All things garden: Gardeners, cooks treat participants to lunch, laughs

TUPELO – About 60 women filled a dozen tables in the reception hall at the Link Centre on Tuesday to hear six hours’ worth of gardening talk.
“Mississippi Gardening,” presented jointly by the Itawamba Community College Continuing Education Department and the Link Centre Culinary Arts program, featured renowned gardener and author Felder Rushing; floral designer Tracy Proctor; Mac McAllister, director of the Link Centre Culinary Arts program; and Master Gardener Joan Ball.
Rushing, dressed in jeans and a Hawaiian shirt, kicked off the program with a talk titled “Put the Pizzazz in Your Garden,” which included a slide show.
“Gardening is not a production; it’s not a race,” Rushing said. “It’s therapy. It’s breathing in and breathing out. Horticulture is not the same as gardening. Horticulture is crop production, perfectly manicured lawns. When it comes to gardening, it’s just for the fun of it.”
Rushing drew laughter when he opined that gardeners should have their own rights, such as:
“Gardeners have rights to as many wind chimes as they can afford.”
“Gardeners have rights to mispronounce plant names.”
“Gardeners have rights to plant as many tomatoes as they want way too early.”
“Gardeners have rights to plant any color flower next to any color flower.”
Rushing showed slides of his garden in Jackson along with images of meadow gardens, water gardens, green walls, compost bins and pass-along plants, such as daylilies.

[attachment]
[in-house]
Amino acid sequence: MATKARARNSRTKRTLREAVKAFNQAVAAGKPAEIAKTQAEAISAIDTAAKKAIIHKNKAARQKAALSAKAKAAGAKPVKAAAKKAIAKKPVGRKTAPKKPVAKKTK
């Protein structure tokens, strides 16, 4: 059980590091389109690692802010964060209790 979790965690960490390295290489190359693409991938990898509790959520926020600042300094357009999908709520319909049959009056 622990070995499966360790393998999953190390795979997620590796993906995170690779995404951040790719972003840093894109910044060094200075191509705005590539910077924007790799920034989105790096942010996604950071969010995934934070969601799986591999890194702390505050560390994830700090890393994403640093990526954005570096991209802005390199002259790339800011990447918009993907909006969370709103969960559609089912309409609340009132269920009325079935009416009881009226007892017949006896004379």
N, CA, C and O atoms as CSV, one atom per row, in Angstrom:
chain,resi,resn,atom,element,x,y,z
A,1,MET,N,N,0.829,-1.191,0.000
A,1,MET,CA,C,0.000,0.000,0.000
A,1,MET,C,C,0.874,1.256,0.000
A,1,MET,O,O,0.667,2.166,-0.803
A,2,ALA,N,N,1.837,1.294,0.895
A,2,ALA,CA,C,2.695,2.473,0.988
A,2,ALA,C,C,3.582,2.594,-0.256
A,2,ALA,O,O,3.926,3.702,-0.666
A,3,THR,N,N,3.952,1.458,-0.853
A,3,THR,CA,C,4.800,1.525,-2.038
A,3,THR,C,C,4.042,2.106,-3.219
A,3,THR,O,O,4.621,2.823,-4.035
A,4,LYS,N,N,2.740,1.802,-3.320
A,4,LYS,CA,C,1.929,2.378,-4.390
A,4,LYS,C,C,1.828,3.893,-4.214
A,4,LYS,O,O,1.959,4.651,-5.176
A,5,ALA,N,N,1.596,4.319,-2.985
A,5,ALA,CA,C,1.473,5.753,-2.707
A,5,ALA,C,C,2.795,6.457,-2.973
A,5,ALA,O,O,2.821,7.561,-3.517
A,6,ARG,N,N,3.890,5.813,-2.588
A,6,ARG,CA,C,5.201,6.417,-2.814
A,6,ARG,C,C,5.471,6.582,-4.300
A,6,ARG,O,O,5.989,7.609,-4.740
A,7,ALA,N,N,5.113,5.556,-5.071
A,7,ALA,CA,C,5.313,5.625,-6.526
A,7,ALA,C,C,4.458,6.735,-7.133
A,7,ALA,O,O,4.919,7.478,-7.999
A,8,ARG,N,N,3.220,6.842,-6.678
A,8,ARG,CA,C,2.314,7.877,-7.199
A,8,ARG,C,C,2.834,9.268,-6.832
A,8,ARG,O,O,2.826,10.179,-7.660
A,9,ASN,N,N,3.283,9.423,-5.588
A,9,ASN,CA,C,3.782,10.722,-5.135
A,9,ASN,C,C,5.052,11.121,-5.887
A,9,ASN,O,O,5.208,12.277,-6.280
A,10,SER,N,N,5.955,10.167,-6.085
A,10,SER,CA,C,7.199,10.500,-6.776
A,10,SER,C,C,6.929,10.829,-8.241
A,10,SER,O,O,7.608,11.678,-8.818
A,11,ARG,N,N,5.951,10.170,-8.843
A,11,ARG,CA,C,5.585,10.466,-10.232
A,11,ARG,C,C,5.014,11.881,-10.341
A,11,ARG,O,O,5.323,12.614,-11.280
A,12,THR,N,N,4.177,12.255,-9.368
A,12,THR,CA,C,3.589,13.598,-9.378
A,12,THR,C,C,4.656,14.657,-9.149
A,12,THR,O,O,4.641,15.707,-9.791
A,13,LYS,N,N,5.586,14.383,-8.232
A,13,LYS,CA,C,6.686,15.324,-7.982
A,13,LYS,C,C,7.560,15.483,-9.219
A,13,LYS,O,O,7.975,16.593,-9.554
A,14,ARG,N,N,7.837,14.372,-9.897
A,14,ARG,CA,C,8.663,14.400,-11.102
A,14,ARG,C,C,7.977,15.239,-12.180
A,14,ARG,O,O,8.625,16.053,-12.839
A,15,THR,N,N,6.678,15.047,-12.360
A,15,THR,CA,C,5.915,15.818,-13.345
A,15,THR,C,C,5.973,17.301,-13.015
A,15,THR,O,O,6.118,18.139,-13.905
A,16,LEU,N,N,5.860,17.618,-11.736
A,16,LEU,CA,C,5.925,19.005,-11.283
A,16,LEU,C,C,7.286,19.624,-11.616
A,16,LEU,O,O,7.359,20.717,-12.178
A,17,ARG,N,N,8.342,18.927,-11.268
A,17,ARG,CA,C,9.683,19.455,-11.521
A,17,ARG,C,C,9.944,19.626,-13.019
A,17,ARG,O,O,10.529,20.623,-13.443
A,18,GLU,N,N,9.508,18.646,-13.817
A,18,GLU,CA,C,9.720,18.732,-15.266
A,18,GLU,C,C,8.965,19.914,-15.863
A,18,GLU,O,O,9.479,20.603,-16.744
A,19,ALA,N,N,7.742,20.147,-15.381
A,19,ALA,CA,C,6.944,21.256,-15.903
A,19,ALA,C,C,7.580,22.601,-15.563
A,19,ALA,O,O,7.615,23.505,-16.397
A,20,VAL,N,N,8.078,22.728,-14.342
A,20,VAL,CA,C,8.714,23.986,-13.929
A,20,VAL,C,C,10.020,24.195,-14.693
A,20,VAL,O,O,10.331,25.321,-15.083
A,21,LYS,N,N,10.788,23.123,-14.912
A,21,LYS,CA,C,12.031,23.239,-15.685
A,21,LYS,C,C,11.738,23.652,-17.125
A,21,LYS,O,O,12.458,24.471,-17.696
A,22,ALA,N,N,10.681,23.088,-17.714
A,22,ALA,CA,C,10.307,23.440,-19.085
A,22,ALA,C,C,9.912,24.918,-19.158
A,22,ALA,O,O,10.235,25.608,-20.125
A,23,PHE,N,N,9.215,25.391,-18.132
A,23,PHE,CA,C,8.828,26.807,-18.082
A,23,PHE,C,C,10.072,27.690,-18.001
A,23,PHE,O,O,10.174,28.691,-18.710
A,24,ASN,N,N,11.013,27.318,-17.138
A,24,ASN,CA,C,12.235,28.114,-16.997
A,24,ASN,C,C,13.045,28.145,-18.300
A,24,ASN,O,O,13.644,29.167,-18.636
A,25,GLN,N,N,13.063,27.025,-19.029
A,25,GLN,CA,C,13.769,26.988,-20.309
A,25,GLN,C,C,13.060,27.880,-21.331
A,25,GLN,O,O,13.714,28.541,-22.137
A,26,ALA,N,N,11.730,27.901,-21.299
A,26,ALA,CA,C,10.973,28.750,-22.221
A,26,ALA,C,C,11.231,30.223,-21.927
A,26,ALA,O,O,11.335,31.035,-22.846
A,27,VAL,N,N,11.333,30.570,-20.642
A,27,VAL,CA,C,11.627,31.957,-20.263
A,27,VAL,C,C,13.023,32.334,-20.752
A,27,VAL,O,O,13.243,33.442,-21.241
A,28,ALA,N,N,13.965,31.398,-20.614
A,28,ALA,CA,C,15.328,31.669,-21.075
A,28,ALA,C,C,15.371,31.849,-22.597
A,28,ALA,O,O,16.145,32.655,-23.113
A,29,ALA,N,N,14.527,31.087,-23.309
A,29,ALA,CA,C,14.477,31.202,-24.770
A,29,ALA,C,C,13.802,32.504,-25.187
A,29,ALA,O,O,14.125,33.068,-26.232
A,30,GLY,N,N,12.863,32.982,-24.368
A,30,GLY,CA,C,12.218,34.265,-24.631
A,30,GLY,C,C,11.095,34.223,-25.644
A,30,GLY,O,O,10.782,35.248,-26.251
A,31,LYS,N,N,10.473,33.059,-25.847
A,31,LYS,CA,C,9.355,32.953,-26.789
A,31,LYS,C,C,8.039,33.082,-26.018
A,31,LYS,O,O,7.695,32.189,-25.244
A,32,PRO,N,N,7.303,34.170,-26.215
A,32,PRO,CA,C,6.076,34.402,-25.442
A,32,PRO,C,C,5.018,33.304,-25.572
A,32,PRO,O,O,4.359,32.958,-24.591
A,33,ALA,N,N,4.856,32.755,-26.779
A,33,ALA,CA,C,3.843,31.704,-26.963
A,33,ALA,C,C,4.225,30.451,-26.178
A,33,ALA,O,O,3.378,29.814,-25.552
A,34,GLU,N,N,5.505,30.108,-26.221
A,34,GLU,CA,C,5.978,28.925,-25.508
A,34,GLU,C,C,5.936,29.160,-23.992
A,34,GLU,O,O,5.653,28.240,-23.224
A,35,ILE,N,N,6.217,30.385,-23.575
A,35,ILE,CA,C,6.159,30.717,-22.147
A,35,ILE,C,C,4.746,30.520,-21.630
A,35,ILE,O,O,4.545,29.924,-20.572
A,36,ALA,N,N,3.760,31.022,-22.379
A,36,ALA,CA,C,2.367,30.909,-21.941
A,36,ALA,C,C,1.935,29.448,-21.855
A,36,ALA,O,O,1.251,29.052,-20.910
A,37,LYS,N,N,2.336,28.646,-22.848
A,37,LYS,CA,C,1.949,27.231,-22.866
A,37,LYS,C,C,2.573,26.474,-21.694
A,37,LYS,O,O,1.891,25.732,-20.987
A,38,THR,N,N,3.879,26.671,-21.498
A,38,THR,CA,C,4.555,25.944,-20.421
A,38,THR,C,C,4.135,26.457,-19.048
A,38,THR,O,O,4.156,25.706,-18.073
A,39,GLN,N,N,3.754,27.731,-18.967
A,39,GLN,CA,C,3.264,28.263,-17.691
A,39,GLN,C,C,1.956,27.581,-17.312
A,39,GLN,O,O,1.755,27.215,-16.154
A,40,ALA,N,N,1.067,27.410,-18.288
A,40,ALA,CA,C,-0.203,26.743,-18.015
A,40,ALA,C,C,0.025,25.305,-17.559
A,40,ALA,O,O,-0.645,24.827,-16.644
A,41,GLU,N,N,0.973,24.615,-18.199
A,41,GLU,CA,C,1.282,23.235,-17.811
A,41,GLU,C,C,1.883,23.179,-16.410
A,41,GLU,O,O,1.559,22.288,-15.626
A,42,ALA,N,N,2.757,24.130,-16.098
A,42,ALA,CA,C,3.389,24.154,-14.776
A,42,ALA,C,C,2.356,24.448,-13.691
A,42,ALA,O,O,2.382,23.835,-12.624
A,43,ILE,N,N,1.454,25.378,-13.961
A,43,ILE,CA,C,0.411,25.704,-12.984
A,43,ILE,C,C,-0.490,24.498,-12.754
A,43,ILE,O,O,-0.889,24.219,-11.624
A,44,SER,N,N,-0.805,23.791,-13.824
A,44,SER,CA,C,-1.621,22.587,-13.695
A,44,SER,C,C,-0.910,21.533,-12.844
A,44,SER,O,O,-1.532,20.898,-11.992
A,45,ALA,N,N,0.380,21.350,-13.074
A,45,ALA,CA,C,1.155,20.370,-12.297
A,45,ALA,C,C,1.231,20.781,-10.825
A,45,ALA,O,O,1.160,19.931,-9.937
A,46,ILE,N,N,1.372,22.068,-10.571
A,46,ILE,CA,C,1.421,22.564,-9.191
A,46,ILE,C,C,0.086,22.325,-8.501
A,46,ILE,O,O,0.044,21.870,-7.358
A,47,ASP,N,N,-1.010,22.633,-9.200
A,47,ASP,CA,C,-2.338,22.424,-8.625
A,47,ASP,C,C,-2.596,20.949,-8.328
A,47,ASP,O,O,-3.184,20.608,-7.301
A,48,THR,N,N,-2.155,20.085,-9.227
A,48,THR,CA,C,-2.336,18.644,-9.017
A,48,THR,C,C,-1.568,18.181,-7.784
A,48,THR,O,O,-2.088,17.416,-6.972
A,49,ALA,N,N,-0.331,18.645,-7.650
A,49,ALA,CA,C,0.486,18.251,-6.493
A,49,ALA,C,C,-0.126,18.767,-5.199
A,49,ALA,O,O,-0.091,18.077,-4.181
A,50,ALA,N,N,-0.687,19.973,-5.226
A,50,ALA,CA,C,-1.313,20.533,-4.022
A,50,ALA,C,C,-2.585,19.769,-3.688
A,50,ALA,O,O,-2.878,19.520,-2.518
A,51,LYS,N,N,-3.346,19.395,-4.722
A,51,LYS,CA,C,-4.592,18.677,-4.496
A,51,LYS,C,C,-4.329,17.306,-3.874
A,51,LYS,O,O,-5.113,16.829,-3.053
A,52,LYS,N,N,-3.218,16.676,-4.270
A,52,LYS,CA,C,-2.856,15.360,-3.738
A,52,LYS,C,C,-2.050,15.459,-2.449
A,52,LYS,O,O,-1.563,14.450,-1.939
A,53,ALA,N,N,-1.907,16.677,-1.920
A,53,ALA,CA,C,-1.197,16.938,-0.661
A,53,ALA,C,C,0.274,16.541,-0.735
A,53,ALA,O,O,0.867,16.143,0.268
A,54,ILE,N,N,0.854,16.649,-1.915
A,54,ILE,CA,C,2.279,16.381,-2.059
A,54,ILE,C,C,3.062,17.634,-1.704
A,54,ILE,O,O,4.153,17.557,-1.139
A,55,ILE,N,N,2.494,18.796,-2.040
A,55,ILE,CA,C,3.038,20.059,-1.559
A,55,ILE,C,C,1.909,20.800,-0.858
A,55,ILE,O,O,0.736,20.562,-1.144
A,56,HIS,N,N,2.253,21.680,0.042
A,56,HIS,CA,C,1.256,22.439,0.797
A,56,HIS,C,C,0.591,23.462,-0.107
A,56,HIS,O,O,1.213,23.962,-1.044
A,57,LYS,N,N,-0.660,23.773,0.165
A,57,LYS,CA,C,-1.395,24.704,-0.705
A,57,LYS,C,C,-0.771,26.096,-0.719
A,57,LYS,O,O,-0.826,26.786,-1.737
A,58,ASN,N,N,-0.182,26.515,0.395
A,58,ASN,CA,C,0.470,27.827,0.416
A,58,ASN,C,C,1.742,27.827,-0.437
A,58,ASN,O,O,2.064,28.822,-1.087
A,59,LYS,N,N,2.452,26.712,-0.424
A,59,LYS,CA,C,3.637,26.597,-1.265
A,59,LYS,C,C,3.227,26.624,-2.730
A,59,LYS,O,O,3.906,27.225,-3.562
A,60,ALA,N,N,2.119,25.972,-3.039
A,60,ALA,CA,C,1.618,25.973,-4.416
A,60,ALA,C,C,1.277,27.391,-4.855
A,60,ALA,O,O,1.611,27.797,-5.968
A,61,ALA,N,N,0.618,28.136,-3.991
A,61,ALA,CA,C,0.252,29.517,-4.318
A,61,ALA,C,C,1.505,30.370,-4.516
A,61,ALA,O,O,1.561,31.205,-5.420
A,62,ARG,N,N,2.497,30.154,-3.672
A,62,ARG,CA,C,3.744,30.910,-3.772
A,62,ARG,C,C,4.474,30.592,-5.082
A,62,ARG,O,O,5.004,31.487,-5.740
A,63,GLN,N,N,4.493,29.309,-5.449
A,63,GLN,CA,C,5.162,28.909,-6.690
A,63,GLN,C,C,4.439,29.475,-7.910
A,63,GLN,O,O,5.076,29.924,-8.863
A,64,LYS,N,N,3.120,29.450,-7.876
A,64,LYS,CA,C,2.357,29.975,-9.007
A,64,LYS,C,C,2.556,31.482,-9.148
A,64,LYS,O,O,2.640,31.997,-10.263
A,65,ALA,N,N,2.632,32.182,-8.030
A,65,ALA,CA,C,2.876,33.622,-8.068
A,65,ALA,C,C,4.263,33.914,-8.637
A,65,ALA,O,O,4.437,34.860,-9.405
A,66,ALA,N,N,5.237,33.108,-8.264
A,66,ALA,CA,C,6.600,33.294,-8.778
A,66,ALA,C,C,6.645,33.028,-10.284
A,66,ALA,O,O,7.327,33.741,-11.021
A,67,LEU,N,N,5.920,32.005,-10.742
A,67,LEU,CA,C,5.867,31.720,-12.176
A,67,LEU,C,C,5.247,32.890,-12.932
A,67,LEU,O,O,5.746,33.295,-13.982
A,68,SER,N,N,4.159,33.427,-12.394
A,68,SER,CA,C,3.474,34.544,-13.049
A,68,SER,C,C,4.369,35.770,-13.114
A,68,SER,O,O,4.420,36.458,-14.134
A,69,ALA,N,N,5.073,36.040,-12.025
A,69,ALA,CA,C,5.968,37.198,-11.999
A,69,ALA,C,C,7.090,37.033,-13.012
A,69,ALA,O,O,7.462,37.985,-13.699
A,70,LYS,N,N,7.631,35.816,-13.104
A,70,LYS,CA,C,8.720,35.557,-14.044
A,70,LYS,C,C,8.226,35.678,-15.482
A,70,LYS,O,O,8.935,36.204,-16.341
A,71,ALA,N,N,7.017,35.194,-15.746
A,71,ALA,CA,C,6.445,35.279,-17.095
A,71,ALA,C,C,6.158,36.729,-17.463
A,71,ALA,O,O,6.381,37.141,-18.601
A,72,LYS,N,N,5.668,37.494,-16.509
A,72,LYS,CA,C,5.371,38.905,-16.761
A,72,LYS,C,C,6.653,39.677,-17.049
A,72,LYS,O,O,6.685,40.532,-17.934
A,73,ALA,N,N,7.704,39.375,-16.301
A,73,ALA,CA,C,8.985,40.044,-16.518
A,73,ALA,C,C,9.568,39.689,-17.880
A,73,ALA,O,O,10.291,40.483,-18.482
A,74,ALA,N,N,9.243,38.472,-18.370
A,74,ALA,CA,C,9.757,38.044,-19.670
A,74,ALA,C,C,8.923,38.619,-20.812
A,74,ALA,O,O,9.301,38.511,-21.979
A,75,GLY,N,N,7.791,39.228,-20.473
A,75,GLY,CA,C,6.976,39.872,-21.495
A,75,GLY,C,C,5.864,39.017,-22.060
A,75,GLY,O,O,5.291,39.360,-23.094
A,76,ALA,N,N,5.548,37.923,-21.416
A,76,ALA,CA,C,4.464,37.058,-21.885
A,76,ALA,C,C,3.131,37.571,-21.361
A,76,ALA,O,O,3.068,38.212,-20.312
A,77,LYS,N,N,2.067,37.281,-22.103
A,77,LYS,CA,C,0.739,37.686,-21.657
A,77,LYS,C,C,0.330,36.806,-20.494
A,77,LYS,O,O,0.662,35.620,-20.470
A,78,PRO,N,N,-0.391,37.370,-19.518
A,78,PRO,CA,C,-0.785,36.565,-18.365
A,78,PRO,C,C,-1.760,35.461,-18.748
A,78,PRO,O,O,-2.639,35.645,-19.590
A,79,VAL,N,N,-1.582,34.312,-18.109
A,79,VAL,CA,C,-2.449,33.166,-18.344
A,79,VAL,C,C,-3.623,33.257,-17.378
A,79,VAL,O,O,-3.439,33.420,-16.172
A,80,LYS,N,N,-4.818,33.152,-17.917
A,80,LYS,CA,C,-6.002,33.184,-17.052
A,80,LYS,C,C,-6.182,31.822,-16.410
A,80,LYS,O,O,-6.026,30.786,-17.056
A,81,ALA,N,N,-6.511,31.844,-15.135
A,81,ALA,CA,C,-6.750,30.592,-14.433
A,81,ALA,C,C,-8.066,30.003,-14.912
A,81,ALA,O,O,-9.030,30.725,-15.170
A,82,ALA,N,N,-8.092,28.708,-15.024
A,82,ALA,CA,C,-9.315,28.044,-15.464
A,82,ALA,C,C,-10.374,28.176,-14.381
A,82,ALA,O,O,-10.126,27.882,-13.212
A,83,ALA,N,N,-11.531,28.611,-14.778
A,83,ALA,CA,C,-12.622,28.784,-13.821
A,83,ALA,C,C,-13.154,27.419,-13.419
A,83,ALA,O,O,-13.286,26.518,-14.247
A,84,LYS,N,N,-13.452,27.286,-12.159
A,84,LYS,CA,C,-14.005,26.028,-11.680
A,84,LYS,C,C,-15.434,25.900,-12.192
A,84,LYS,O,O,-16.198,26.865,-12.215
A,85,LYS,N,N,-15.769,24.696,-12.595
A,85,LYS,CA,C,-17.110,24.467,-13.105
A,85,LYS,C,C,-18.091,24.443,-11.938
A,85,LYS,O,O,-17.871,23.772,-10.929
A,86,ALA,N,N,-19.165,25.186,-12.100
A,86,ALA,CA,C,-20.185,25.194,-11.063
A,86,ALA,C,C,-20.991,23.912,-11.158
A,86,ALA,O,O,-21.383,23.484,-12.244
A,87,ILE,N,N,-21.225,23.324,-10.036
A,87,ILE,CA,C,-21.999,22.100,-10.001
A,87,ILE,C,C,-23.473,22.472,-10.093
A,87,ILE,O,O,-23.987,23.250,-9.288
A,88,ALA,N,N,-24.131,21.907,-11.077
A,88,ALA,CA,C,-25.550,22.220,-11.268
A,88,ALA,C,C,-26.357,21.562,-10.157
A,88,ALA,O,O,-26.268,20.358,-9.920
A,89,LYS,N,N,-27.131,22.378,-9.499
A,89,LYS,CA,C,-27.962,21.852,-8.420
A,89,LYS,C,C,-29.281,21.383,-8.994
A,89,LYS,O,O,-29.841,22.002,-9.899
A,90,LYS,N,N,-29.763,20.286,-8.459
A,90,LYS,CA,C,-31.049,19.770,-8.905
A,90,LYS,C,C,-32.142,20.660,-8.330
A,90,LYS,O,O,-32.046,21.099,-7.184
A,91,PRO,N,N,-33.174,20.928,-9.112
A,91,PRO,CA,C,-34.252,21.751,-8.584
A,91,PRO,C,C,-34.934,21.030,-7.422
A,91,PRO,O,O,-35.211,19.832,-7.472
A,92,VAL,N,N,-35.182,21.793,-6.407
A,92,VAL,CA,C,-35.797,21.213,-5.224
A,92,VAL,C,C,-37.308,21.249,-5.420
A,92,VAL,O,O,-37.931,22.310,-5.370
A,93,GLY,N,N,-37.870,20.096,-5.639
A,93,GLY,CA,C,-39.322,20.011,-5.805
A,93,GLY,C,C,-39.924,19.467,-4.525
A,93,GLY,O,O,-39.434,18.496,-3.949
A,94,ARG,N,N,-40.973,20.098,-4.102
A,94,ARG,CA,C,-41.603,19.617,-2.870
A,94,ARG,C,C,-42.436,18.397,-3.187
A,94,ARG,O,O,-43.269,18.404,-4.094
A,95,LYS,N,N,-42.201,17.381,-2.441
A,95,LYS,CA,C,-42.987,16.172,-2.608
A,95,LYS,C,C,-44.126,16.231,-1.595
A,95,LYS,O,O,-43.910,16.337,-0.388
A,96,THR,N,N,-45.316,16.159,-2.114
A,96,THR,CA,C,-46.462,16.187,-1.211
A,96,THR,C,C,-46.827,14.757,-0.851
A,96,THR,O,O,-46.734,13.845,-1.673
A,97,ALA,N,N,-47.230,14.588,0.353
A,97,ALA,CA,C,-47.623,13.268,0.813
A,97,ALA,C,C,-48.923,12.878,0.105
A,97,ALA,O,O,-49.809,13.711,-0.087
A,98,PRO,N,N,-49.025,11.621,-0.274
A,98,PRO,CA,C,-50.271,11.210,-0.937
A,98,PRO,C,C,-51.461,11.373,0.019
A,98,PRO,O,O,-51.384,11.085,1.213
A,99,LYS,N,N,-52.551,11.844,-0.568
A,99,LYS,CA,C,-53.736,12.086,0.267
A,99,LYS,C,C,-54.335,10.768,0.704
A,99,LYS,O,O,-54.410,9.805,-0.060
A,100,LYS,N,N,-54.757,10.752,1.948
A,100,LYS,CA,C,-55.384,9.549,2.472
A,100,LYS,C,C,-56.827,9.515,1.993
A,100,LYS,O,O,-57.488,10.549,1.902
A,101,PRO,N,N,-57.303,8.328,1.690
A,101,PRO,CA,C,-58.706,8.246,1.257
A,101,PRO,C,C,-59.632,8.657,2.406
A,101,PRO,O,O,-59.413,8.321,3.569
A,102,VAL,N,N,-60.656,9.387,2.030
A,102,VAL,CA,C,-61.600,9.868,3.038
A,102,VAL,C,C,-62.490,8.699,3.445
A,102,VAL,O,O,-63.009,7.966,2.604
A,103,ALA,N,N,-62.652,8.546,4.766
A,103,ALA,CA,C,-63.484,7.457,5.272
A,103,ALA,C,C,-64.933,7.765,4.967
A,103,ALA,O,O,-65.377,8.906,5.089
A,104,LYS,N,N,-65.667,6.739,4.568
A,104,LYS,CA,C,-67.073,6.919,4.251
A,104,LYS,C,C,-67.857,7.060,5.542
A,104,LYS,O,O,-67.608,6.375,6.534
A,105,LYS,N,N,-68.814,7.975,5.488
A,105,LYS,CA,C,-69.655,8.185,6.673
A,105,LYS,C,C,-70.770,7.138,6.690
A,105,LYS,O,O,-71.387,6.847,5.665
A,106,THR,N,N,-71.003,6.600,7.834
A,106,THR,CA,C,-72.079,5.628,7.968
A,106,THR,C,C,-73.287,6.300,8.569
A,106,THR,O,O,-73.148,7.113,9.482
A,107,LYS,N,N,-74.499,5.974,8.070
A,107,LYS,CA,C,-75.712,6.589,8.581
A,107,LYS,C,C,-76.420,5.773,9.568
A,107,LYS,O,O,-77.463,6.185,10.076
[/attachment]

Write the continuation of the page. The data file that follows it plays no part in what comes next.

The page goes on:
“Pass-along plants tend to grow well locally, and pass-along plants are easy to share,” he said. “My thinking is if you don’t have any daylilies, you don’t have any friends.”
After Rushing’s presentation, McAllister and Ball gave a cooking demonstration on how to prepare a meal using herbs and vegetables from the garden. They made gazpacho, tarragon chicken, penne pasta with brie, a caprese salad and lemon mousse for participants during the lunch break.
The two used a portable table with a large mirror over the top so the ladies could watch them dice, chop, sautampé, puree and plate food.
“The longer it sits, the better it gets,” Ball said as she and McAllister prepared gazpacho that was served in small glass votive candle holders.
Audience members showed their appreciation for the food by clapping and cleaning their plates.
Proctor took the stage after lunch. His backdrop was tables filled with buckets and containers holding an assortment of flowers, foliage and grasses from local gardens.
“Think about how flowers make you feel,” Proctor said as he deftly made a colorful nosegay out of hydrangeas, Japanese boxwood, Sweet William, spirea, arborvitae, sweet peas and Queen Anne’s lace.
At one point, Proctor was handed a large vase, about 18 inches tall, and covered in bright hues of red, orange, yellow, blue and green.
He took one look at it and turned to his assortment of offerings, which included roses, magnolia blossoms, sweet peas, hydrangeas, spirea, yarrow and larkspur. He passed over all the flowers and reached instead for a large bundle of simple green and white variegated cane.
He plunked the cane into the vase, took a small bow, and said, “Enjoy,” his signature phrase meaning, “This arrangement is complete.”
The audience oohed and aahed as Proctor completed one arrangement after another, about a dozen in all, in containers ranging from Mason jars to silver urns to wheelbarrows.
At the end of his two-hour talk, and with a voice that was fading, the room was filled with color and fragrance.
“My voice is not strong today, but my message is,” Proctor said. “Love flowers.”
Contact Ginna Parsons at (662) 678-1581 or

Ginna Parsons/NEMS Daily Journal

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